The Creative Impact of COVID-19 on Intentionally Marginalized Artists and Creative Workers

Posted by Isaac Fitzsimons, Apr 01, 2021 0 comments

This is the final post in the series The Impact of COVID-19 on Intentionally Marginalized Artists and Creative Workers. Read the introduction post here.

Note: This post sometimes uses BIPOC (Black, Indigenous, People of Color) to categorize the respondents. Full effort was made to point out significant differences between specific races and ethnicities within the BIPOC respondents.

In the initial days of the pandemic, I—like many of you, I’m sure—imagined that I’d have so much more time to create. As a writer, I envisioned using what would have been my commute to crank out the draft of my next novel. However, my good intentions quickly faded as the reality of living through a pandemic set in.

I find some comfort in knowing that I’m not alone. Our survey of artists and creative workers found that 64% experienced a decrease in their creative productivity during the pandemic. Much of this decrease is due to logistical reasons: in-person events have been cancelled, venues have been closed. Additionally, artists are finding that their time is being spent on other responsibilities: homeschooling kids, taking care of elderly parents, or sifting through grant or loan applications to supplement lost income.

Plus, it’s hard to create when everything around you feels like a fire that needs to be put out. Perhaps not surprisingly, over half (53%) responded that their decline in productivity was due to stress, anxiety, and depression about the state of the world, and 19% said that their health or their family’s health had been impacted by COVID-19, preventing them from working. This last finding was true for 25% of BIPOC respondents, compared to 15% of white respondents. Within the BIPOC respondents, the top two most affected groups were artists who identify as Indigenous (30%) and Black (26%). Click here to explore the interactive chart.

Chart showing the reasons for the decrease in productivity in artists and creative workers.

Pivoting to Work Online

Interestingly, while it seems like the world has gone virtual, respondents did not report an increase in sharing their work online, compared to pre-pandemic. However, more people who are sharing their work online now are doing so for free (54%) compared to prior to the pandemic (49%).

Chart showing the percentage of artists and creative workers sharing their work online during and prior to COVID-19.

BIPOC artists are more likely to be sharing their work online for free (59%) compared to white artists (55%), with Hispanic/Latino/Latinx artists having the highest percentage of sharing their work online for free (63%) followed by Asian artists (62%).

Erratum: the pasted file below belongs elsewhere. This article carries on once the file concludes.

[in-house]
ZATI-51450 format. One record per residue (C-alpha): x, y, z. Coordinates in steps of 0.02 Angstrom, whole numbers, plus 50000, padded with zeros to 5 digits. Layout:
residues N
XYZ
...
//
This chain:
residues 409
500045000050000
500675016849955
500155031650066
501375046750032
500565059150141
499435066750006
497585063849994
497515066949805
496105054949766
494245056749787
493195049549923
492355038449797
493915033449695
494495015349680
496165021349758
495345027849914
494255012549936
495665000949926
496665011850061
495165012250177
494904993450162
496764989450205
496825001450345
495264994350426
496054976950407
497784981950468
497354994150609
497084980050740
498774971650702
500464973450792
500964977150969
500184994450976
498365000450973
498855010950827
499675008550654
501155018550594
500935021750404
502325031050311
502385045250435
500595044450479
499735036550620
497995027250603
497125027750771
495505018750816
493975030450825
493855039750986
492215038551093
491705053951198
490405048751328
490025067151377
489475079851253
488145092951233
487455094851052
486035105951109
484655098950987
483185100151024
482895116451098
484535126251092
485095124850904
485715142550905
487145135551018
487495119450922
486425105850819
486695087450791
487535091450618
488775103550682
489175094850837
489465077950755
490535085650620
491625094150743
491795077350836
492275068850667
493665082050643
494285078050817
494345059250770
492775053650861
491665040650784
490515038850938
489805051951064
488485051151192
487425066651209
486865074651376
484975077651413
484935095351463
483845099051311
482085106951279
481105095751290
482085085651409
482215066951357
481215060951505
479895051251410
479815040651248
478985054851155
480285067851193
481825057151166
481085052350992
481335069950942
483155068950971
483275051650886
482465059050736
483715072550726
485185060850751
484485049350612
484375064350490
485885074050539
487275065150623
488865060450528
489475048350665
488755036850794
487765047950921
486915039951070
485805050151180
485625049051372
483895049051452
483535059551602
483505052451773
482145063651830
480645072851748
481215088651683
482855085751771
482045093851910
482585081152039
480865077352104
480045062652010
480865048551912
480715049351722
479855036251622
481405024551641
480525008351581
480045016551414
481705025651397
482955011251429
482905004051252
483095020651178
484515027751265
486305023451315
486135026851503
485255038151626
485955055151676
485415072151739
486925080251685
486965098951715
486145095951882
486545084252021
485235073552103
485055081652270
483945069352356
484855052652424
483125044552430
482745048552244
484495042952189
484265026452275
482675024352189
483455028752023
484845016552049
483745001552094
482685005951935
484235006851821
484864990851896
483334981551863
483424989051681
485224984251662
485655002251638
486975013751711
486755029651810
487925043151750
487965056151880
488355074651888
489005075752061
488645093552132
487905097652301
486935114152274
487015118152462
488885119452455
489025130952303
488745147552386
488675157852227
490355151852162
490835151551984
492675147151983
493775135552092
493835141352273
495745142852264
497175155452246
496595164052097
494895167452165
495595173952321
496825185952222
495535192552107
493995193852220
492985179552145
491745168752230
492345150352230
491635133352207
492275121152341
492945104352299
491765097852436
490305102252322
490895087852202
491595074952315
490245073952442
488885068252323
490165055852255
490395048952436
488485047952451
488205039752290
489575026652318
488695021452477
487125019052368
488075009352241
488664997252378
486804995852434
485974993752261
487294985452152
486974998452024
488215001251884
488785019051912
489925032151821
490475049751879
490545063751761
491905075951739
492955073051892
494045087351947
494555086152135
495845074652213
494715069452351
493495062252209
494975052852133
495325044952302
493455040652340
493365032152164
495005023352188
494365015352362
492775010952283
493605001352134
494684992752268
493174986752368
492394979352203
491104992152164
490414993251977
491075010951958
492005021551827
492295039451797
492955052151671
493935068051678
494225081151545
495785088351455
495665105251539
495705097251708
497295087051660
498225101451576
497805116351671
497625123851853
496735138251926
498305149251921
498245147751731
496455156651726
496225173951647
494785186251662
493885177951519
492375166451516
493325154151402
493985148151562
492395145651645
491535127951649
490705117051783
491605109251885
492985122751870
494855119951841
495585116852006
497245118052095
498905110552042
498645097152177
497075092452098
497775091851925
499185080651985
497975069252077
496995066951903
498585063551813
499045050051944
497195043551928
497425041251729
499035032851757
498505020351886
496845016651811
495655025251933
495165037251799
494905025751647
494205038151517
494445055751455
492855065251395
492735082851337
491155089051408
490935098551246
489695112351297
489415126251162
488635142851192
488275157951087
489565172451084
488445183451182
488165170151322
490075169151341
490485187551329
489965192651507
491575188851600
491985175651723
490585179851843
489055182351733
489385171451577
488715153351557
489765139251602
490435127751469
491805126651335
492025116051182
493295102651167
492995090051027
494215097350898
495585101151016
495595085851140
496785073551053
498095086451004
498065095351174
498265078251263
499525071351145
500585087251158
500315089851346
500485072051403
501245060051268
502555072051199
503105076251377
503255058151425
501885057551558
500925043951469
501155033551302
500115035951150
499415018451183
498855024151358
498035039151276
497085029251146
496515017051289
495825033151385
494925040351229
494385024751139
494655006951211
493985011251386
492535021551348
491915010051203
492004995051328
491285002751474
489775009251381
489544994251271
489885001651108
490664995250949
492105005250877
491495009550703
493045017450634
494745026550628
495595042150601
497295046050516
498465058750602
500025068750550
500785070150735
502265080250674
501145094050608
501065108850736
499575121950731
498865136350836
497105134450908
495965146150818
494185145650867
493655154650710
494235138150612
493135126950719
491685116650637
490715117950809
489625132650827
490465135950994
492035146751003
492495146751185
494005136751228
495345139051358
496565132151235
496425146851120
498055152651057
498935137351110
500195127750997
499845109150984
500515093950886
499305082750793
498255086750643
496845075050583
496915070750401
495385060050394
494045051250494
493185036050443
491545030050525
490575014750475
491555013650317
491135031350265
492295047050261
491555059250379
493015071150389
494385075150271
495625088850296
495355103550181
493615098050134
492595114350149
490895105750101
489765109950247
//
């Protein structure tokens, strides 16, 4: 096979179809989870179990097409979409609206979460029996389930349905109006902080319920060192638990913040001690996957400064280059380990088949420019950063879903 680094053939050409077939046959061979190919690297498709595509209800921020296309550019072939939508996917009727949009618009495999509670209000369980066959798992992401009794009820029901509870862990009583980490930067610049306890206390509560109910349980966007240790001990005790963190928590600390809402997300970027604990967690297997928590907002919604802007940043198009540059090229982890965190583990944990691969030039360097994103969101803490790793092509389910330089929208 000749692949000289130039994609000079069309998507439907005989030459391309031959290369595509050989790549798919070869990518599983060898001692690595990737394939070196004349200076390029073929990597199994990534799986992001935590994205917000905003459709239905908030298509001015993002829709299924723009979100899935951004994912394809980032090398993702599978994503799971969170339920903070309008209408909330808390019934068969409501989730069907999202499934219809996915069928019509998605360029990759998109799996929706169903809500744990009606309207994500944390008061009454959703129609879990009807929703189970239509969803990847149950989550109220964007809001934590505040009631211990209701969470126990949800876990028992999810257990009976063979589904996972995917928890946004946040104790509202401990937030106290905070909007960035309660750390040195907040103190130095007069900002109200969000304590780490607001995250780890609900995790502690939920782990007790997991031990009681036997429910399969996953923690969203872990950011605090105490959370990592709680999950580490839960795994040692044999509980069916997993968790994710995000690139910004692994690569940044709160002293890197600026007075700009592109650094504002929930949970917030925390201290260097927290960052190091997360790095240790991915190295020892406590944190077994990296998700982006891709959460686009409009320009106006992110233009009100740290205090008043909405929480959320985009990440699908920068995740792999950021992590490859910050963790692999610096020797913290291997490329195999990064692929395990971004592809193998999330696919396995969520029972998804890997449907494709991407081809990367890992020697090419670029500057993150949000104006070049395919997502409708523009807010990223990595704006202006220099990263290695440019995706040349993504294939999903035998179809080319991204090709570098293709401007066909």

About a quarter of artists are not sharing their work online at all. Many open-ended responses expressed the feeling that art is considered a luxury that many people are not able to afford right now:

“Art is an extra in people’s lives. People are not buying.”

Another factor is that hosting and managing a website is expensive and time consuming:

“Costs too much, too much time to maintain a website.”

Some artists work in mediums that don’t translate well to an online space. For those who do, there are concerns about plagiarism and lack of copyright protections for artists.

Finally, for many artists who have always sold face-to-face, online selling is a foreign landscape.

Assisting Community

Though this post and previous ones in this series have demonstrated how much artists and creative workers are hurting, we still found that 77% are using their creative practice to help their community get through the pandemic. This is especially true of BIPOC artists (82%), and most seen in Black artists (87%) and disabled, Black artists (89%).

I’m going to end with this quote from a survey respondent which I think nicely sums up this section:

“I am busy making masks to donate to my community & those in need. … As long as there are places I can donate them to, I won’t sell them.”

Invitation to Participate

So if you, like me, didn’t finish the creative project you set out to do last year, don’t be too hard on yourself. It’s likely your time and energy were spent elsewhere, or simply on surviving, which is enough.

For me, much of my time was spent on our COVID-19 research, which continues today. We’re currently seeking responses for two surveys: one on the impact of COVID-19 on arts and culture organizations, and one on the impact of COVID-19 on artists and creative workers, the results of which will be released later this year in collaboration with Artist Relief and Yancey Consulting. Please share these survey links with your networks.

Finally, I want to thank everyone who has shared their experiences already. Your responses demonstrate the immense value that artists and creative workers bring to our country and emphasize the need for real action to support the arts and culture sector in this challenging time.

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